Fairy tales for adults (long)
rbpark-NOSPAM at ualberta.ca
Thu Feb 13 15:26:36 PST 2003
Alas! Richard Lightman spake thus:
> Not quite right:
> Mathematicians chose a set of axioms - normally ones that are
> not contradictory, and attempt to prove things to be consistent
> (or in consistent) with the axioms.
Well, this is more or less what I was referring to:
But at the time I made that statement, I was going off of a poorly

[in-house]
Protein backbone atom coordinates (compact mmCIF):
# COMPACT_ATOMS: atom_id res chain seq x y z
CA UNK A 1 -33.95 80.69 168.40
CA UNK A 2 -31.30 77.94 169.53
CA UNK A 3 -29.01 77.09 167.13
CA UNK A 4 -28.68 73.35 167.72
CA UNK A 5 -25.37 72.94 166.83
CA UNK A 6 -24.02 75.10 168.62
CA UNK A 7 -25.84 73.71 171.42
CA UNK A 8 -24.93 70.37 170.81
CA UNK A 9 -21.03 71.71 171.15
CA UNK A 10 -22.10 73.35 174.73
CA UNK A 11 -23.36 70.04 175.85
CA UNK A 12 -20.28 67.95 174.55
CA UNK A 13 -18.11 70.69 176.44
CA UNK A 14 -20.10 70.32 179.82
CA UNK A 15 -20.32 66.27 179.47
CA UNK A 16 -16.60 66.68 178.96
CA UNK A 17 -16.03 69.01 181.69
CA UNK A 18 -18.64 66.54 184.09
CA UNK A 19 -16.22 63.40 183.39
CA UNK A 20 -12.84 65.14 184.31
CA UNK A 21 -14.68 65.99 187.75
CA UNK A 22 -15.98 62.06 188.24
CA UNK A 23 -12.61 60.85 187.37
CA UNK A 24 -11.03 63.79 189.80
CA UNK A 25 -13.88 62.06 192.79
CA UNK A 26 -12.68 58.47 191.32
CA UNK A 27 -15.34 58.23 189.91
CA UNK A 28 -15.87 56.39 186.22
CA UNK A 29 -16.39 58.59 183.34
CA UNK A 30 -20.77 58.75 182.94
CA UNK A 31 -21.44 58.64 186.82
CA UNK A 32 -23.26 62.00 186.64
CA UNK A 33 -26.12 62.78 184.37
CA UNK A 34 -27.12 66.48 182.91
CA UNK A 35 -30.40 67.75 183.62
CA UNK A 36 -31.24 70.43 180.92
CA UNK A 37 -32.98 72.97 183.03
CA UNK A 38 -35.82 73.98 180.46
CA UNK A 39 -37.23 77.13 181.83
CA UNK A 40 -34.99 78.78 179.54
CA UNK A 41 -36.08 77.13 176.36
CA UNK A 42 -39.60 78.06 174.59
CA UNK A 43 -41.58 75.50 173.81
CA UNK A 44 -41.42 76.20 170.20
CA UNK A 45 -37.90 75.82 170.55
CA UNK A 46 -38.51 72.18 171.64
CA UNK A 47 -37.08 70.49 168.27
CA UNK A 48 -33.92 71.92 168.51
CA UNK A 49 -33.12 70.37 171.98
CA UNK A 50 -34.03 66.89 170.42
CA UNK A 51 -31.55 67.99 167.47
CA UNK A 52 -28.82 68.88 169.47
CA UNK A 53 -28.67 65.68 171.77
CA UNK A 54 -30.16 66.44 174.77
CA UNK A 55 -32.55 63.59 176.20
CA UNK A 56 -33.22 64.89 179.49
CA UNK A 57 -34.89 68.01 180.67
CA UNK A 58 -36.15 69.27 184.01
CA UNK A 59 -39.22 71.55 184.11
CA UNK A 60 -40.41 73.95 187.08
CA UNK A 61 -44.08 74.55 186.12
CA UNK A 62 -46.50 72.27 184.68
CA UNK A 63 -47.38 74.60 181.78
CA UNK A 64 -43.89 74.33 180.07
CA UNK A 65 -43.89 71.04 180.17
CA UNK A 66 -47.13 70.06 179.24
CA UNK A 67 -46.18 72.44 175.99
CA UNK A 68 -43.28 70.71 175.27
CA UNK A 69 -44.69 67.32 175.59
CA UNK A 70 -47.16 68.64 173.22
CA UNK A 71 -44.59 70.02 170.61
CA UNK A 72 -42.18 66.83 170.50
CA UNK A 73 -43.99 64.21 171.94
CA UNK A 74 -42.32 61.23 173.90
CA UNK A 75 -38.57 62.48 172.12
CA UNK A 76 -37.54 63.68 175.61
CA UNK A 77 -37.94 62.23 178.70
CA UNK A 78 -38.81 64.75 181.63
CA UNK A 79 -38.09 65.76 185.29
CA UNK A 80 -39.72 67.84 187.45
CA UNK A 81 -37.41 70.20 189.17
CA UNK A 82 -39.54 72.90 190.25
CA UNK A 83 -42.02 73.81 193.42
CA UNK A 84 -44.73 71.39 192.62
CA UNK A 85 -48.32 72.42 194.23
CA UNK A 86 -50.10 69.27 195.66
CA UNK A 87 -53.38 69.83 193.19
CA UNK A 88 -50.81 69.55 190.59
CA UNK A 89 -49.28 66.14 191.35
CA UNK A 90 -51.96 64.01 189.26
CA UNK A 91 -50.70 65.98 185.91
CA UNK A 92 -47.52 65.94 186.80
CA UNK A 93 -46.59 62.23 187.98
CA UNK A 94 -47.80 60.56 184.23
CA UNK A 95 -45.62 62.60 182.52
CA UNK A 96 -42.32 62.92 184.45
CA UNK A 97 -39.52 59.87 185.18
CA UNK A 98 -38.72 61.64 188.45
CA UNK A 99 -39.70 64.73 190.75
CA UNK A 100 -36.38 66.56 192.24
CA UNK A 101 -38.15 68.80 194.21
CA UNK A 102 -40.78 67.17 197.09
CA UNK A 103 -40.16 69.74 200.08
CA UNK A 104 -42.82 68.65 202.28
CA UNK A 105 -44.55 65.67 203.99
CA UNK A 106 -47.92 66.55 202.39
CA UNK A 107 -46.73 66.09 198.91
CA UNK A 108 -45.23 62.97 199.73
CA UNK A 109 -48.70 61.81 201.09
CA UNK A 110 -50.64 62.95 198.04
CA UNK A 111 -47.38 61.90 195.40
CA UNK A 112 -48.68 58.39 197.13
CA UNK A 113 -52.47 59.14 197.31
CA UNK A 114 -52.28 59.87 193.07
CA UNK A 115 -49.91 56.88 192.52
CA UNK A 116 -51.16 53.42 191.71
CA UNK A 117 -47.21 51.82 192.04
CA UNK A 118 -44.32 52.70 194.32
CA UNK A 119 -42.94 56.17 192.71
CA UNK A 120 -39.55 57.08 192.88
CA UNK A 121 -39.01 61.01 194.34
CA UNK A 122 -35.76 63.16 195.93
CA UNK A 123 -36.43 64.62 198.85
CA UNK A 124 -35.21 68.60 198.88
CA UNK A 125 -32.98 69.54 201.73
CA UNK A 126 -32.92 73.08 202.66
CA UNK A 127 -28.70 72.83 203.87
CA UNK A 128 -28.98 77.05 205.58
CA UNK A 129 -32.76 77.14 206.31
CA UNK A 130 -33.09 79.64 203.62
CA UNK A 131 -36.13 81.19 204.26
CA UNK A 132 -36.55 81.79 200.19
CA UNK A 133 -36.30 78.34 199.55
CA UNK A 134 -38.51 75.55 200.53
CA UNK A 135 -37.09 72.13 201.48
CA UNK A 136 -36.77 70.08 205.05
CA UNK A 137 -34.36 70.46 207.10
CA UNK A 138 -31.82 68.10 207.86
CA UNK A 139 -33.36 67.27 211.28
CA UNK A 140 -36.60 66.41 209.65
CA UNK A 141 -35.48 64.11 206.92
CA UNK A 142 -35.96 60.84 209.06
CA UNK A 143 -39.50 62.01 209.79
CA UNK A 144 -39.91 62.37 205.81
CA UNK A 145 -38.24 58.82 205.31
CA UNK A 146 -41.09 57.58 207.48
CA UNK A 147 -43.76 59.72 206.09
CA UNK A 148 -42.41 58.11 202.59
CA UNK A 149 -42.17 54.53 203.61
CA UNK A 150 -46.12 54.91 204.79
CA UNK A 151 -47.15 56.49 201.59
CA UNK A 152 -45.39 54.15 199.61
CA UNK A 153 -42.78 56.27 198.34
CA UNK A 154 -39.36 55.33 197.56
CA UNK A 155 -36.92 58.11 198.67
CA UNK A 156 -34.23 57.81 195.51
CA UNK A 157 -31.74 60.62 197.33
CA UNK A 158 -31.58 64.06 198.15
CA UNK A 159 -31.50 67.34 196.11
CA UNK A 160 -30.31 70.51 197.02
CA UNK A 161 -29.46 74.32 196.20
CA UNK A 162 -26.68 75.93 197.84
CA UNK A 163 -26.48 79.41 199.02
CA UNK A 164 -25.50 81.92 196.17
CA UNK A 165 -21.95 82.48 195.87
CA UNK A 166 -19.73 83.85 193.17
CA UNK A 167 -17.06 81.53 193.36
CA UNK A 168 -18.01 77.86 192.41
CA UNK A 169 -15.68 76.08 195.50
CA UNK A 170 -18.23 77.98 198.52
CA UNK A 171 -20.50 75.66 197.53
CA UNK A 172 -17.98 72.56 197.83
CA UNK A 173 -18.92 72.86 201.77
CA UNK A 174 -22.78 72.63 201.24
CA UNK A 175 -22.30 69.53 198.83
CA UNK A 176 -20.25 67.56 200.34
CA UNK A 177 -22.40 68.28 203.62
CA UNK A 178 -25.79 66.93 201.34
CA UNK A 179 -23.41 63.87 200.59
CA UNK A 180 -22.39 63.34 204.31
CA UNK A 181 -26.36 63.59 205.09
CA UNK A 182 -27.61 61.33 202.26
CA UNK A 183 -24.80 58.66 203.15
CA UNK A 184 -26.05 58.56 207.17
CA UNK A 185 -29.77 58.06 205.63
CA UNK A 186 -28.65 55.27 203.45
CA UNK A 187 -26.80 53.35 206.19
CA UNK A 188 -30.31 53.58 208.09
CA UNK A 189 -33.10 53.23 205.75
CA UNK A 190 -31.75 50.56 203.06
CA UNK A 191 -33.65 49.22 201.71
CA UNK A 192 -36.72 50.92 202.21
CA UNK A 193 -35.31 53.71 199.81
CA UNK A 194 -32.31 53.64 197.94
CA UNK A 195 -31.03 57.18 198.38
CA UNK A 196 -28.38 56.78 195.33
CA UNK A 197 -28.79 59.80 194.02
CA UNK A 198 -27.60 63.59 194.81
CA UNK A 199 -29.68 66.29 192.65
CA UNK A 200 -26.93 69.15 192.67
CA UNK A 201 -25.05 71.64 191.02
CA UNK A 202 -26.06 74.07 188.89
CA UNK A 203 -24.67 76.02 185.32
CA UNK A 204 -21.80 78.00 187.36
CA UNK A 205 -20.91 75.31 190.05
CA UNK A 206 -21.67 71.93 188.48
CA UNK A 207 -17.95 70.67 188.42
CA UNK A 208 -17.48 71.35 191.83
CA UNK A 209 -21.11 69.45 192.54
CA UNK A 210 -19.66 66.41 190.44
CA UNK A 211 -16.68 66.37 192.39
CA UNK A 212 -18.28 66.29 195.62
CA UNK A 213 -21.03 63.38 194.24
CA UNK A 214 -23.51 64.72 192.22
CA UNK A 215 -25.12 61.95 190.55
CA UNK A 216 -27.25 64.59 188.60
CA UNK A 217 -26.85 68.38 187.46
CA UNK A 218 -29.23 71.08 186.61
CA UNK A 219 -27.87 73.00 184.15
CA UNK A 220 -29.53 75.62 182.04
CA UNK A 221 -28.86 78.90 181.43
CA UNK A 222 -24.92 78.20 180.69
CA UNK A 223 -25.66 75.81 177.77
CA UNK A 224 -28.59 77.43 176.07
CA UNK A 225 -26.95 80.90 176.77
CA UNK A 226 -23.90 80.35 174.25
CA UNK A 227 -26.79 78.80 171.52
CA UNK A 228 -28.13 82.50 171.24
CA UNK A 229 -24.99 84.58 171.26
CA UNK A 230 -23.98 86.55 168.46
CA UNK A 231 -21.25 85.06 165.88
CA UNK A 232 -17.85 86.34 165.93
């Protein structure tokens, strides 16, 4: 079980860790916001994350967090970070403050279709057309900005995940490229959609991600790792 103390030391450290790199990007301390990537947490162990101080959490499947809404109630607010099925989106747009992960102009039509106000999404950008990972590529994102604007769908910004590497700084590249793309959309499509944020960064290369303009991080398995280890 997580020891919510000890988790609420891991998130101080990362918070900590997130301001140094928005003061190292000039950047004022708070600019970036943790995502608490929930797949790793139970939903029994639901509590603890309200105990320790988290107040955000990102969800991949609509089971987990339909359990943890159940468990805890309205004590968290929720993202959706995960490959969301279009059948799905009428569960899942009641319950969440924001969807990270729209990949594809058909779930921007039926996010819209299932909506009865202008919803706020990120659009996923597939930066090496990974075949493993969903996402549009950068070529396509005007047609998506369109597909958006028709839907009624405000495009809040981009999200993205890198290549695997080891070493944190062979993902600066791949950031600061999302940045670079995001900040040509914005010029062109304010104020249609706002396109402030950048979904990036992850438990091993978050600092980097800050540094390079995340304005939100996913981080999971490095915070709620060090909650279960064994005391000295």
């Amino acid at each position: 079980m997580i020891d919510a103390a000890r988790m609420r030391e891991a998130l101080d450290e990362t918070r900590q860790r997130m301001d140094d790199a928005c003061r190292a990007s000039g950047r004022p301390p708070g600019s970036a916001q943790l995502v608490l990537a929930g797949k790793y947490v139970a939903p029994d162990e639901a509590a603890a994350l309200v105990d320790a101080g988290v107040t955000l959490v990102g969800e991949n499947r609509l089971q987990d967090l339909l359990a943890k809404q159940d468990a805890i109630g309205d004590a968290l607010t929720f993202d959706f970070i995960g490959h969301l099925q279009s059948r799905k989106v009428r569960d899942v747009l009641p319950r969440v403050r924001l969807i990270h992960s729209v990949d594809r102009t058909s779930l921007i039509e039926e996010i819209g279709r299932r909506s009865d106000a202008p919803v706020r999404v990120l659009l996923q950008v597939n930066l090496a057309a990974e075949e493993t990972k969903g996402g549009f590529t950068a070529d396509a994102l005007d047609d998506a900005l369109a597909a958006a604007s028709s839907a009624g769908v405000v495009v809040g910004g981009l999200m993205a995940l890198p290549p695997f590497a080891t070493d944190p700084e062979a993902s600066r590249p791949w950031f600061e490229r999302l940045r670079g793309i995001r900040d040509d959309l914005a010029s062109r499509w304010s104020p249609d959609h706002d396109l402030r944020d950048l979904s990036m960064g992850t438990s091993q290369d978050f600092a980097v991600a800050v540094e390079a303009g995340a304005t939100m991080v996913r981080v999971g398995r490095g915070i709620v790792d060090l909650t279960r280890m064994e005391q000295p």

explained statement from a book...
> That 'not inherently self-consistent...' needs a bit of explaining.
> Are you refering to the proof that in a system of axioms sufficiently
> complex to describe arithmetic, there are some propositions that
> cannot be proved?
Sure. Any system of axioms is incapable of proving itself to be
At least, that's the gist that I got.
> So far examples of such propositions are all things like:
> "this statement cannot be proven."
A more elaborate example is on that website ;)
I am two with nature.
-- Woody Allen
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